The big papers have been focusing on consumer technology a lot recently. The iPhone, Facebook, the ill-fated launch of Cuil. Sure, it’s The New York Times. General audience. I get that.
But still, there must be more to computers than friend lists and monthly data plans, right?
Hey, don’t try to tell John McCain that. Or anybody participating in the latest debate over whether it matters that McCain can’t use what Larry the Cable Guy would call a “come-poo-ter.”
The New York Times did weigh in yesterday, laying down a fair examination of whether it does matter. But the major problem with this debate is where the touchstones have been placed. Consensus seems to be that McCain is computer-savvy if he uses Facebook, MySpace, e-mail and Twitter.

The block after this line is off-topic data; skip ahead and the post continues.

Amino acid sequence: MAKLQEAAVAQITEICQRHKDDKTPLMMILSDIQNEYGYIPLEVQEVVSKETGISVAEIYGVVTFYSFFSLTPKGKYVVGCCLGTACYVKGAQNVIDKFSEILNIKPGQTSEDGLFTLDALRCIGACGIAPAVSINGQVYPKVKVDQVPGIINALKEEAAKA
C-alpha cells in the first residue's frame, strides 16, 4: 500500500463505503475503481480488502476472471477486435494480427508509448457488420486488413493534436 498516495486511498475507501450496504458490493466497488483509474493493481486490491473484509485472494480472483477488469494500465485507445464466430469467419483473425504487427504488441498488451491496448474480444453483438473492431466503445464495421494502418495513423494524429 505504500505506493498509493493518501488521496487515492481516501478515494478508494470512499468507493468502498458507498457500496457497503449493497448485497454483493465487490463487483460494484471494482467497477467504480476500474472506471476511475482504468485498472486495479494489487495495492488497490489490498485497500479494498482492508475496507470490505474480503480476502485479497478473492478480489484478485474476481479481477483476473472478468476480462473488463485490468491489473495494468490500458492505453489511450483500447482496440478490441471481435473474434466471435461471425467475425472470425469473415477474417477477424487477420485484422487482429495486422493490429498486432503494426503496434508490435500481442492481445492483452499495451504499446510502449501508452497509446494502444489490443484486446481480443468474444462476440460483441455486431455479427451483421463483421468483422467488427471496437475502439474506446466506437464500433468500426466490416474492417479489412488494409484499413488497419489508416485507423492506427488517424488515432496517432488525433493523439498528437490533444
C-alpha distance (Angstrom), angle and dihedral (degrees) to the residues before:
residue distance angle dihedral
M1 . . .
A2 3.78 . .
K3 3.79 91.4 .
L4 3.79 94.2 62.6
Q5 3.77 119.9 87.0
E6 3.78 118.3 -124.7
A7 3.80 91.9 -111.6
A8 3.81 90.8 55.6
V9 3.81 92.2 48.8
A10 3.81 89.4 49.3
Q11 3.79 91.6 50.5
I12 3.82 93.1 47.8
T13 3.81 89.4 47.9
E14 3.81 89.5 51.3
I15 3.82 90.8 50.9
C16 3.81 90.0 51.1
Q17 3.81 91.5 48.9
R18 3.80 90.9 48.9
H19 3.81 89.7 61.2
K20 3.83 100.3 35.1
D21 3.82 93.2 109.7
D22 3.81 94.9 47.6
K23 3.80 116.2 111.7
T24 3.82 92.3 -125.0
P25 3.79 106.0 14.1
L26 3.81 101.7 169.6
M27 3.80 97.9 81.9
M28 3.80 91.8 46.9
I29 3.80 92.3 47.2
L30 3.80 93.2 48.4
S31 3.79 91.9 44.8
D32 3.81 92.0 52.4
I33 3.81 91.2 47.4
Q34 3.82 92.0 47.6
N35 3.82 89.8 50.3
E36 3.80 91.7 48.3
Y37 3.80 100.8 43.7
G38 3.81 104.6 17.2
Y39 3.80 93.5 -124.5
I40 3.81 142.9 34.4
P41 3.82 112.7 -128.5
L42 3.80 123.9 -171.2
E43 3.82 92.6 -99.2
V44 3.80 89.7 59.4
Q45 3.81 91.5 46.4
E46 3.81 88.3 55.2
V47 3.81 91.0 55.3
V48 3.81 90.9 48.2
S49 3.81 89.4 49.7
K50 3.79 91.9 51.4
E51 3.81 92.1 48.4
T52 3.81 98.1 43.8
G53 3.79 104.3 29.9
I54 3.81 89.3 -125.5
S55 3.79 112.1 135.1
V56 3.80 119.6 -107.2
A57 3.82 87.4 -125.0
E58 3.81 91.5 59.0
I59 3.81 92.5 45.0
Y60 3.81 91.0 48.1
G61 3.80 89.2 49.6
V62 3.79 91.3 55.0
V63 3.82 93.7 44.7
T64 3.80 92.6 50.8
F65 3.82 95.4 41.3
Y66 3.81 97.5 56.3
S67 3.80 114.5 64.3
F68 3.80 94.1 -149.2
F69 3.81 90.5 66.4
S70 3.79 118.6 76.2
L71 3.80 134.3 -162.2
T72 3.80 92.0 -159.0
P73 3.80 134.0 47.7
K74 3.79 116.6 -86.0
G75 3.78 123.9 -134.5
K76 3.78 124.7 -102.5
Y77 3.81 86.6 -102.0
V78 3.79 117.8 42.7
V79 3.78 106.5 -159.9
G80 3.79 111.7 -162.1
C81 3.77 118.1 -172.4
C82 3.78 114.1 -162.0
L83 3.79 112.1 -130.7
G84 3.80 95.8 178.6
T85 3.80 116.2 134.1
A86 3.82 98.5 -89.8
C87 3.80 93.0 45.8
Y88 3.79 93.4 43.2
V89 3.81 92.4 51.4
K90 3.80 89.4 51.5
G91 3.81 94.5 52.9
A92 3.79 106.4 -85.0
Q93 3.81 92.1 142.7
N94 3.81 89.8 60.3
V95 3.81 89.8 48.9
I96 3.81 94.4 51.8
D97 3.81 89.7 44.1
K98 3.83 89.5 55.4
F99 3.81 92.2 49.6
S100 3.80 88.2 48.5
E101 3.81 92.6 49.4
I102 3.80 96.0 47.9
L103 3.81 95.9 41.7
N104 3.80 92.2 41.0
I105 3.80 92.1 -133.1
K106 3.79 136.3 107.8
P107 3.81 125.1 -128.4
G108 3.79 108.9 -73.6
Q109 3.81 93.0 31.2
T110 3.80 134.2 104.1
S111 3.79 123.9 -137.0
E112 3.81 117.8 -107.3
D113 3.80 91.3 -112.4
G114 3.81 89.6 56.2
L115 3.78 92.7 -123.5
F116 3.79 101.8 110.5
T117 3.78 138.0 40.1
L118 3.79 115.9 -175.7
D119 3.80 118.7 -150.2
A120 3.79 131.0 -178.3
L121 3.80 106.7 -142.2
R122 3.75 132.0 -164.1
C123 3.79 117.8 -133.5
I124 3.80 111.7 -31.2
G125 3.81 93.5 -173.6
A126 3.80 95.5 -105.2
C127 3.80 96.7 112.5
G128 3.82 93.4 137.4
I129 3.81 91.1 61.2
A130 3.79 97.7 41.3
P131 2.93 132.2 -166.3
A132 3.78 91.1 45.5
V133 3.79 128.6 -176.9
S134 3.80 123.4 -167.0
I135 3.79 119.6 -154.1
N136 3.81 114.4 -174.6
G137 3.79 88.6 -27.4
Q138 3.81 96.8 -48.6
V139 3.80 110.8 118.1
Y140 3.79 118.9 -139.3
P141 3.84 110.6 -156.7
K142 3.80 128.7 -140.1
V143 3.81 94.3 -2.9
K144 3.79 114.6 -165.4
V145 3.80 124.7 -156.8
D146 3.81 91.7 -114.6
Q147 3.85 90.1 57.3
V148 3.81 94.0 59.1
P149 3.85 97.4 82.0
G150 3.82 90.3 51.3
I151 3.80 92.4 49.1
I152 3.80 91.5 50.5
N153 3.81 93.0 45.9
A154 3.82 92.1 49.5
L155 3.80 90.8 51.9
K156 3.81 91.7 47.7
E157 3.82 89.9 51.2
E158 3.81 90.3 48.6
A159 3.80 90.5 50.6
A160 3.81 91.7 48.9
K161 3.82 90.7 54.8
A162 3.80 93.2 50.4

Frankly, I don’t want a president who Twitters, but that’s beyond the point.
The major problem with this discussion is that computer has been defined as “social networking.” We shouldn’t care if McCain can best us at whatever version of Scrabble hit Facebook this week. We should be asking that our next president understand the IT outsourcing industry, H-1B visas and the concept of green computing.
This is not to downplay the importance or forward motion of social networking. If Barack Obama finds Facebook a useful tool to distribute his message and raise funds, then so be it. Good for him.
But where does the computing industry fit into his energy profile?
Of course, these topics are boring. At least to the general population. Besides, taking up H-1Bs in the greater presidential debate would require McCain, Obama, their staffs and the media to understand them in the first place.
Maybe they should all stick to Facebook.